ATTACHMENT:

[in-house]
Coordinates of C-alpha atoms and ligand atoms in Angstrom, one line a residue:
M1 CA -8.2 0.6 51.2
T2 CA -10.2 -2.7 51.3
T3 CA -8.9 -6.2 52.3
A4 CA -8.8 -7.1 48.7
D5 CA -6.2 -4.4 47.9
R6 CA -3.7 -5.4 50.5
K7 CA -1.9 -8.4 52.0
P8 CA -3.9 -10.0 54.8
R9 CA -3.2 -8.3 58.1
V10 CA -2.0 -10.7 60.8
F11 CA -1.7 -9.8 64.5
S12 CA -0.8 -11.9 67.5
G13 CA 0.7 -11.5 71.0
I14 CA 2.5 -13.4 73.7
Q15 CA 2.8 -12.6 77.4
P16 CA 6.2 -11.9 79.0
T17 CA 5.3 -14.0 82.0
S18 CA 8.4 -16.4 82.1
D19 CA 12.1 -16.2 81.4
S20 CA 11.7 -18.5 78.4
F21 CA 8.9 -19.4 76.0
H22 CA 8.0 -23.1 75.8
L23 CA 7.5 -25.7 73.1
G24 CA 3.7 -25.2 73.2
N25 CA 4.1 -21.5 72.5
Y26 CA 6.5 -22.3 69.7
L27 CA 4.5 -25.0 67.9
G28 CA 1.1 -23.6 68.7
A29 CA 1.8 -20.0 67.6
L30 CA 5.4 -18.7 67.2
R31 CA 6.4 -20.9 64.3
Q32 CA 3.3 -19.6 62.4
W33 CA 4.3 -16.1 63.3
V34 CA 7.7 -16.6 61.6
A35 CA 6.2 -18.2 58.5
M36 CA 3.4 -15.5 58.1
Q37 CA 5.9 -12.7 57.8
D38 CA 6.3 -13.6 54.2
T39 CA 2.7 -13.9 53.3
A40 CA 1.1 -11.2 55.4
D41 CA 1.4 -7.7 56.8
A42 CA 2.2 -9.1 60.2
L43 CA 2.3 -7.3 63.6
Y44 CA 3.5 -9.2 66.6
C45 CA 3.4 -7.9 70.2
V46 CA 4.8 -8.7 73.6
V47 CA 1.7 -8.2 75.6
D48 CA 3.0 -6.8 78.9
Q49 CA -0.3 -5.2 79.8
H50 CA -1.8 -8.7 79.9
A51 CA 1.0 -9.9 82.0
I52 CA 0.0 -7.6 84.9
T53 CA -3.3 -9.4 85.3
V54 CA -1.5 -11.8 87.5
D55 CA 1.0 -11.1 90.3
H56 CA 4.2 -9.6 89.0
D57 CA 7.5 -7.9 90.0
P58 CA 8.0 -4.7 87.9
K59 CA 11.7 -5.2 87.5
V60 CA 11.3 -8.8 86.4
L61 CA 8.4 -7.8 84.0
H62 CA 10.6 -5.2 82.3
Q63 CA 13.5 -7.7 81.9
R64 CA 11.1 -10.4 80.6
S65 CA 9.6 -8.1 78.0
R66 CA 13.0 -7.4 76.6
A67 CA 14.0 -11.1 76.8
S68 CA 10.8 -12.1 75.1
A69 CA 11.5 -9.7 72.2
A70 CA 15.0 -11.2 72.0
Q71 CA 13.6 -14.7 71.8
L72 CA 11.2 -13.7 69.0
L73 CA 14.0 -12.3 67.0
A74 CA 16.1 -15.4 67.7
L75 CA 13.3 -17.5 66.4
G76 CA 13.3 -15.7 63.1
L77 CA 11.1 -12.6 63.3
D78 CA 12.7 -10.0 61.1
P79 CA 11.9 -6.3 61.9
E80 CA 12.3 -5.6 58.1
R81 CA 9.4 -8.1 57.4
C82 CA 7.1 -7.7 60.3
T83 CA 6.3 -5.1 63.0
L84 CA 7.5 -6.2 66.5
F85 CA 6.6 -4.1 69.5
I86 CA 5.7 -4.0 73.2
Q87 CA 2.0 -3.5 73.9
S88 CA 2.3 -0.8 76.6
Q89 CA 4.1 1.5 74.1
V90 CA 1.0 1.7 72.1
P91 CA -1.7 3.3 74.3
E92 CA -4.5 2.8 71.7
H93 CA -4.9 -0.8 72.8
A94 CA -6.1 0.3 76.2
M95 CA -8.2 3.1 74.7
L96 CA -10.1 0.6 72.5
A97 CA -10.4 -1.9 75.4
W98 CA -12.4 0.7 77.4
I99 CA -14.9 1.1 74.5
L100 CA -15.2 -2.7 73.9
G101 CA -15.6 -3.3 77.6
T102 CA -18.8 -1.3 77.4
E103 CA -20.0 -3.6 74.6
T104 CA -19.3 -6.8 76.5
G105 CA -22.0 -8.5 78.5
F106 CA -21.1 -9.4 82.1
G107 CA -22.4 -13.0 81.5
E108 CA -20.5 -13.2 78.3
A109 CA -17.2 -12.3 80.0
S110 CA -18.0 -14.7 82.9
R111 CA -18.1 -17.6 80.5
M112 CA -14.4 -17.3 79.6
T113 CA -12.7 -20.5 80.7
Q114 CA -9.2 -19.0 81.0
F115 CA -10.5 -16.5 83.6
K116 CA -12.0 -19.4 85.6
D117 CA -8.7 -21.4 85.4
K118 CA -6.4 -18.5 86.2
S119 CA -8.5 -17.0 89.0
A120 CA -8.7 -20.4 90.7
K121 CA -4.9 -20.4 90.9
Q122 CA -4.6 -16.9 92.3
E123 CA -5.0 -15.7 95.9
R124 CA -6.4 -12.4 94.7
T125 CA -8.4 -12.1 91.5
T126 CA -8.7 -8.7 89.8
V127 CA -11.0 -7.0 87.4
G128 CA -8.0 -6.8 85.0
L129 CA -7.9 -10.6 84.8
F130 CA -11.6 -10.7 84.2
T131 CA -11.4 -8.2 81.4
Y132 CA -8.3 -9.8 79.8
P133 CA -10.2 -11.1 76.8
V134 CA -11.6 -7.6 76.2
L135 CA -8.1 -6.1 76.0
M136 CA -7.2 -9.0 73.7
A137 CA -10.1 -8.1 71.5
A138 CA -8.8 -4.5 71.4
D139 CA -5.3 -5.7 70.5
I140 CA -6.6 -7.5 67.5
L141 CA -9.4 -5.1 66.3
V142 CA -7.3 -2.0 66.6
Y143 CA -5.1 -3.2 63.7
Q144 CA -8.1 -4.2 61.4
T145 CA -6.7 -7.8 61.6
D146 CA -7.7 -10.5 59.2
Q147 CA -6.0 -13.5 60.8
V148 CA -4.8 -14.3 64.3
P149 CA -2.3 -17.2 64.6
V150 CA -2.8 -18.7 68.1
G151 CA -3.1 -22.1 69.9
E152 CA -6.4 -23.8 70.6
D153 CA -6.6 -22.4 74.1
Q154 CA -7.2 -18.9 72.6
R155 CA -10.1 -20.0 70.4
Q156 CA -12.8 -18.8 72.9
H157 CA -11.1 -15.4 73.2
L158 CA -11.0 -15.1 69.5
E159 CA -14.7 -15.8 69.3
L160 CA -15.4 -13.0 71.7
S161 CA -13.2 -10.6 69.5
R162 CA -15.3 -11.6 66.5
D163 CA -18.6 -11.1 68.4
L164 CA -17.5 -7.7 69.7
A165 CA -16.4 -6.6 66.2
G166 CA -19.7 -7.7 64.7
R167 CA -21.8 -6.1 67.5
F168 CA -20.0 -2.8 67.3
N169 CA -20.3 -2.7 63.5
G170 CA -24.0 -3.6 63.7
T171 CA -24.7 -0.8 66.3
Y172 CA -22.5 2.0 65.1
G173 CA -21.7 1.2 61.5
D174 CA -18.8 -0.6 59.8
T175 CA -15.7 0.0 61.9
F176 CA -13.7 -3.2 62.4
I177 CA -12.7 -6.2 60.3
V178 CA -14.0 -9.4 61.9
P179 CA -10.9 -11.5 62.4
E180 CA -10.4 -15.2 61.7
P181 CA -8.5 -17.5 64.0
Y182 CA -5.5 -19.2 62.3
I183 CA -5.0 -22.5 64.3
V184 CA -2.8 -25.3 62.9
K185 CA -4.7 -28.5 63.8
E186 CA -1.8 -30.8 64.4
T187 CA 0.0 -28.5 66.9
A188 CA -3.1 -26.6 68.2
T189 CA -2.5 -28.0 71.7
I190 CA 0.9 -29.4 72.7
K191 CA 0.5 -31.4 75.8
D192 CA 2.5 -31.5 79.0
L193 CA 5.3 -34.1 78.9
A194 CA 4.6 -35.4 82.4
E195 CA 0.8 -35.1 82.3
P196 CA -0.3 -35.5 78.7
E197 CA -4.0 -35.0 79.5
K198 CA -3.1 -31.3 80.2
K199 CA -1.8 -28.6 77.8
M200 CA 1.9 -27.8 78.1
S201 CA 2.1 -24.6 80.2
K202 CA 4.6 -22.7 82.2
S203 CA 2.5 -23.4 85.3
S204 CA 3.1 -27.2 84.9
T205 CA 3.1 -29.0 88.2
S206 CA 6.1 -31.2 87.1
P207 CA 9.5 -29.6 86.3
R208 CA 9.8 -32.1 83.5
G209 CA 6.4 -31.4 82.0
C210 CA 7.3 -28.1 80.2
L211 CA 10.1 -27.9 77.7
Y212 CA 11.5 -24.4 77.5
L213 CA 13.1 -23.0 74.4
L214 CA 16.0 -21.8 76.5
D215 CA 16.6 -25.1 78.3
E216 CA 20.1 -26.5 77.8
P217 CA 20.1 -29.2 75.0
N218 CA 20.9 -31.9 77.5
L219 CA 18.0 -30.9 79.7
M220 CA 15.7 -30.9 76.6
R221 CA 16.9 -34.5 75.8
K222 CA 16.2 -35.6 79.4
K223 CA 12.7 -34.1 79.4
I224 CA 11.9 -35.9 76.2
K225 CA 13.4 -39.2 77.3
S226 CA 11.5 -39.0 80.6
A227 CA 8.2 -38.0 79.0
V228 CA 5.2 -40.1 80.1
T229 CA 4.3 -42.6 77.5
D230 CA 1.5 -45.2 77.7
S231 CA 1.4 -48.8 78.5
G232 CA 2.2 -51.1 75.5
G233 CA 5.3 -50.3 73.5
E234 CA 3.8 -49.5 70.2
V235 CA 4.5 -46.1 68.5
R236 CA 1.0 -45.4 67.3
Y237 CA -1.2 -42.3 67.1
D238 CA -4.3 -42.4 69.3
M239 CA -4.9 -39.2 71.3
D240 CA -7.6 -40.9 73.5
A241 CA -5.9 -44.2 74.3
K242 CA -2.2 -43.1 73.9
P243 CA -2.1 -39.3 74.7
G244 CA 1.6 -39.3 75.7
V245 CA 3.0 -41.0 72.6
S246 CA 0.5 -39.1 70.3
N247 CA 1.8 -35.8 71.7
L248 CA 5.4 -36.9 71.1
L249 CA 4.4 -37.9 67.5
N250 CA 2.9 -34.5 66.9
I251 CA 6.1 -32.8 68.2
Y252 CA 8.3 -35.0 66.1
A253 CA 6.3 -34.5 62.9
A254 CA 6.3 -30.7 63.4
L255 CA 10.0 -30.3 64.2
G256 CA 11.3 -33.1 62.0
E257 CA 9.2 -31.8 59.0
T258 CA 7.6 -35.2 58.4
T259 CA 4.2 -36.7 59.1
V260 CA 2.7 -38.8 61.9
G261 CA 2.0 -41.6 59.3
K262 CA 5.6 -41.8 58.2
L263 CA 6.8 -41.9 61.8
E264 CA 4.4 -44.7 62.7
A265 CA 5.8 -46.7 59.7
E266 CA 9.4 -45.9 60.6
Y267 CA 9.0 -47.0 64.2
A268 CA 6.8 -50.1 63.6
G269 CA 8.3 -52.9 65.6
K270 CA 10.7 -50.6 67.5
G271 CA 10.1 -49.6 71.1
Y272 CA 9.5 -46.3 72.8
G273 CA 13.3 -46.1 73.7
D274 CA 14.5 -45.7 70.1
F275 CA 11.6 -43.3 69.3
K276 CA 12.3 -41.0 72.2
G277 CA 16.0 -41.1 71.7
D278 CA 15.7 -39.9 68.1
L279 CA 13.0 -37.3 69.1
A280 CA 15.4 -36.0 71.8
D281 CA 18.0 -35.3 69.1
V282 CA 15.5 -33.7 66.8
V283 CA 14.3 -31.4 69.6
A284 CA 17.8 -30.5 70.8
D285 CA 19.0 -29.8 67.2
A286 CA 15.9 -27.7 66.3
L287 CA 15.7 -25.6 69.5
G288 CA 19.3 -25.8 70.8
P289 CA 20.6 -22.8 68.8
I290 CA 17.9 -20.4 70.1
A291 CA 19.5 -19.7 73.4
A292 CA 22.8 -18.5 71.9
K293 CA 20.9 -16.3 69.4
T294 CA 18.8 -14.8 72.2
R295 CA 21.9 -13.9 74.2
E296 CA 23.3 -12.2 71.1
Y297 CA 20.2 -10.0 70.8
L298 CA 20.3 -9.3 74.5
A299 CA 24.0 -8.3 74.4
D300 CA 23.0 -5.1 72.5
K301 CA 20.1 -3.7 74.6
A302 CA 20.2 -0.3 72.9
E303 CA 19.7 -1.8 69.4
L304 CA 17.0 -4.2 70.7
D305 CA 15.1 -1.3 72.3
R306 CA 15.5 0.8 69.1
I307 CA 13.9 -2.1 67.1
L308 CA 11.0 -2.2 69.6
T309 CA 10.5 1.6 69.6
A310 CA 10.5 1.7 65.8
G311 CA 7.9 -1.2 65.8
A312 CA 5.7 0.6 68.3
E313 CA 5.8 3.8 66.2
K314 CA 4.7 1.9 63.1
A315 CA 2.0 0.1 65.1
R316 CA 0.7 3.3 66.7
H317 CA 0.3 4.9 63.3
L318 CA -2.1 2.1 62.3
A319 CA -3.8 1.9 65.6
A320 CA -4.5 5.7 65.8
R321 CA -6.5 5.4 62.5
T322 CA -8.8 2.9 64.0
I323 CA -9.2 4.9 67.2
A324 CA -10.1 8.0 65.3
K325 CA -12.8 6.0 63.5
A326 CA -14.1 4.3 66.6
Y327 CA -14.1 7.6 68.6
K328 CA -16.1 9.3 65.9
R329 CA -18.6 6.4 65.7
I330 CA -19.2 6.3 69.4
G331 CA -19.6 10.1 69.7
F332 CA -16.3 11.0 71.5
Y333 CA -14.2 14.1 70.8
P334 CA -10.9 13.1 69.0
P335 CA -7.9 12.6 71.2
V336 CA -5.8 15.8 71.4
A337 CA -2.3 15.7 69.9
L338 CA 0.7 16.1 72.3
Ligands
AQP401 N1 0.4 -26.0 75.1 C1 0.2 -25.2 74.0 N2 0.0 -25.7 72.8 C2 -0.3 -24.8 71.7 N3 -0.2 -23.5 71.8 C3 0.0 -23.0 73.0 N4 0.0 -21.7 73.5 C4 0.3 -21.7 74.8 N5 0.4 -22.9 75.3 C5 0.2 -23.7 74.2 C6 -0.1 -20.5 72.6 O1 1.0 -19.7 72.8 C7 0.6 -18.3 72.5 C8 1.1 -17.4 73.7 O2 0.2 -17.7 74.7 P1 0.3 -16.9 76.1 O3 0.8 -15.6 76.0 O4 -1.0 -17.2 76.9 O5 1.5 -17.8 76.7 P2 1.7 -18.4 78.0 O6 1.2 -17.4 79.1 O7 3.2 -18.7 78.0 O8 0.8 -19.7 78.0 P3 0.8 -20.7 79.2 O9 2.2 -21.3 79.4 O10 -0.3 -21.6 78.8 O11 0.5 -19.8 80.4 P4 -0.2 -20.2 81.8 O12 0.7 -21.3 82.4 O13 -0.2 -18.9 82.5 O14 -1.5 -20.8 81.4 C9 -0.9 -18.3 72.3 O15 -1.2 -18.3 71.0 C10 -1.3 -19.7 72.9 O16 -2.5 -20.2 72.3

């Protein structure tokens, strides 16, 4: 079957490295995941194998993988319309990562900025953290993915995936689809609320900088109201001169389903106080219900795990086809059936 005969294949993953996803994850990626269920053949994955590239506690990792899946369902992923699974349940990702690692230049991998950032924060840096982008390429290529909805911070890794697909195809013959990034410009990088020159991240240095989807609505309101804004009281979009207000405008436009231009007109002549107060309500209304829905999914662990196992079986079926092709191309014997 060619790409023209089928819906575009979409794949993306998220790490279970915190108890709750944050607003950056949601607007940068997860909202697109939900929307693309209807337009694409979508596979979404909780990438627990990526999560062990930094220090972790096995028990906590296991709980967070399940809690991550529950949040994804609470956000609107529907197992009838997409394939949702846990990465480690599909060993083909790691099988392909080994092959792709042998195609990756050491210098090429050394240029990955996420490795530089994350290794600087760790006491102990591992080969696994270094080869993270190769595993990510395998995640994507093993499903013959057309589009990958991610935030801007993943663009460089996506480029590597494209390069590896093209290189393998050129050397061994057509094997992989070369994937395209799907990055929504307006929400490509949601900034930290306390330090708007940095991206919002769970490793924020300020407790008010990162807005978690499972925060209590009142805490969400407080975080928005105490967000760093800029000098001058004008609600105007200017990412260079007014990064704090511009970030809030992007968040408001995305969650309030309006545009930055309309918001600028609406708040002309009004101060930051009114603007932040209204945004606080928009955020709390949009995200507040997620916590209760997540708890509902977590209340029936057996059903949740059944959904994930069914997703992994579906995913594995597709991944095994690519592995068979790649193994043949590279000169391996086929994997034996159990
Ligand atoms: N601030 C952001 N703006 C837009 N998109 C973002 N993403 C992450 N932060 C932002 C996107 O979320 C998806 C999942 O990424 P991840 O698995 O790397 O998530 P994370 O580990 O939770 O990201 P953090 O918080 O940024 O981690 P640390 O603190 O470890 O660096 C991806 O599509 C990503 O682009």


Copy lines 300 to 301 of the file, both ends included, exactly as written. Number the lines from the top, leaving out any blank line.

L298 CA 20.3 -9.3 74.5
A299 CA 24.0 -8.3 74.4